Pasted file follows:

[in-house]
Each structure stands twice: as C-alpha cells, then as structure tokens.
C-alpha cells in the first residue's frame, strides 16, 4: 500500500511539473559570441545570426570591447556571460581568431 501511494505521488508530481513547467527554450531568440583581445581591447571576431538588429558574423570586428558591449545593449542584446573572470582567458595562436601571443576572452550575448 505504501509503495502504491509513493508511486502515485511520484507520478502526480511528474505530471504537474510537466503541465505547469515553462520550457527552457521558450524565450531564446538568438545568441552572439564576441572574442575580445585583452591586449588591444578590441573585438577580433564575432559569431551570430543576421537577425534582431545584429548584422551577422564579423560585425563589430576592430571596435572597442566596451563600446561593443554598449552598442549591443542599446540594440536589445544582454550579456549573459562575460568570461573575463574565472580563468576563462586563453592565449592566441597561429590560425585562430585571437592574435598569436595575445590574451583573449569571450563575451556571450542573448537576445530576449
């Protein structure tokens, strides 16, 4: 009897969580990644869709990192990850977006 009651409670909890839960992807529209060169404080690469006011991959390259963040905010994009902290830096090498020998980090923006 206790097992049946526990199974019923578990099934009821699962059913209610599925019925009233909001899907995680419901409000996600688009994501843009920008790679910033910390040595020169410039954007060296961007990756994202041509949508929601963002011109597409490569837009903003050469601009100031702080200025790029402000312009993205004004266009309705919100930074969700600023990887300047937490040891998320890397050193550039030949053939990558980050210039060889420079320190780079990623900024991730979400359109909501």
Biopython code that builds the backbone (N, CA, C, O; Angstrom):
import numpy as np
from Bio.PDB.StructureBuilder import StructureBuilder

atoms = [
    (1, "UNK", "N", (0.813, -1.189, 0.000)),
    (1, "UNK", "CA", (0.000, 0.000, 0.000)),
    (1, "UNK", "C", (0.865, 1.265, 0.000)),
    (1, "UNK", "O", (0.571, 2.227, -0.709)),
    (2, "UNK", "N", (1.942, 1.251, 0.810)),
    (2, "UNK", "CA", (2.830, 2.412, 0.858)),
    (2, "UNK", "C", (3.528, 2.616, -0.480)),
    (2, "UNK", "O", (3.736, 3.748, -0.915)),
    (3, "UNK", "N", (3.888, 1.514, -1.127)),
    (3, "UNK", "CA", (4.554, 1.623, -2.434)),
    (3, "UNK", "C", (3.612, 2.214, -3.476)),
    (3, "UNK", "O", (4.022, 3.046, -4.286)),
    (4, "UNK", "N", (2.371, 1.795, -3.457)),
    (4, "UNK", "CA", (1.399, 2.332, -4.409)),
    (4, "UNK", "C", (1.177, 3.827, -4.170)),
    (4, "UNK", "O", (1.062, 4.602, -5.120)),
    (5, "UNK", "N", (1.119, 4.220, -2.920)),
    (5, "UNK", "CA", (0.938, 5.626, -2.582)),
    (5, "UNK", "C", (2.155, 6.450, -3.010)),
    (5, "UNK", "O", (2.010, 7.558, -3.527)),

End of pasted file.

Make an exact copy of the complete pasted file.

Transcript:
[in-house]
Each structure stands twice: as C-alpha cells, then as structure tokens.
C-alpha cells in the first residue's frame, strides 16, 4: 500500500511539473559570441545570426570591447556571460581568431 501511494505521488508530481513547467527554450531568440583581445581591447571576431538588429558574423570586428558591449545593449542584446573572470582567458595562436601571443576572452550575448 505504501509503495502504491509513493508511486502515485511520484507520478502526480511528474505530471504537474510537466503541465505547469515553462520550457527552457521558450524565450531564446538568438545568441552572439564576441572574442575580445585583452591586449588591444578590441573585438577580433564575432559569431551570430543576421537577425534582431545584429548584422551577422564579423560585425563589430576592430571596435572597442566596451563600446561593443554598449552598442549591443542599446540594440536589445544582454550579456549573459562575460568570461573575463574565472580563468576563462586563453592565449592566441597561429590560425585562430585571437592574435598569436595575445590574451583573449569571450563575451556571450542573448537576445530576449
């Protein structure tokens, strides 16, 4: 009897969580990644869709990192990850977006 009651409670909890839960992807529209060169404080690469006011991959390259963040905010994009902290830096090498020998980090923006 206790097992049946526990199974019923578990099934009821699962059913209610599925019925009233909001899907995680419901409000996600688009994501843009920008790679910033910390040595020169410039954007060296961007990756994202041509949508929601963002011109597409490569837009903003050469601009100031702080200025790029402000312009993205004004266009309705919100930074969700600023990887300047937490040891998320890397050193550039030949053939990558980050210039060889420079320190780079990623900024991730979400359109909501």
Biopython code that builds the backbone (N, CA, C, O; Angstrom):
import numpy as np
from Bio.PDB.StructureBuilder import StructureBuilder

atoms = [
    (1, "UNK", "N", (0.813, -1.189, 0.000)),
    (1, "UNK", "CA", (0.000, 0.000, 0.000)),
    (1, "UNK", "C", (0.865, 1.265, 0.000)),
    (1, "UNK", "O", (0.571, 2.227, -0.709)),
    (2, "UNK", "N", (1.942, 1.251, 0.810)),
    (2, "UNK", "CA", (2.830, 2.412, 0.858)),
    (2, "UNK", "C", (3.528, 2.616, -0.480)),
    (2, "UNK", "O", (3.736, 3.748, -0.915)),
    (3, "UNK", "N", (3.888, 1.514, -1.127)),
    (3, "UNK", "CA", (4.554, 1.623, -2.434)),
    (3, "UNK", "C", (3.612, 2.214, -3.476)),
    (3, "UNK", "O", (4.022, 3.046, -4.286)),
    (4, "UNK", "N", (2.371, 1.795, -3.457)),
    (4, "UNK", "CA", (1.399, 2.332, -4.409)),
    (4, "UNK", "C", (1.177, 3.827, -4.170)),
    (4, "UNK", "O", (1.062, 4.602, -5.120)),
    (5, "UNK", "N", (1.119, 4.220, -2.920)),
    (5, "UNK", "CA", (0.938, 5.626, -2.582)),
    (5, "UNK", "C", (2.155, 6.450, -3.010)),
    (5, "UNK", "O", (2.010, 7.558, -3.527)),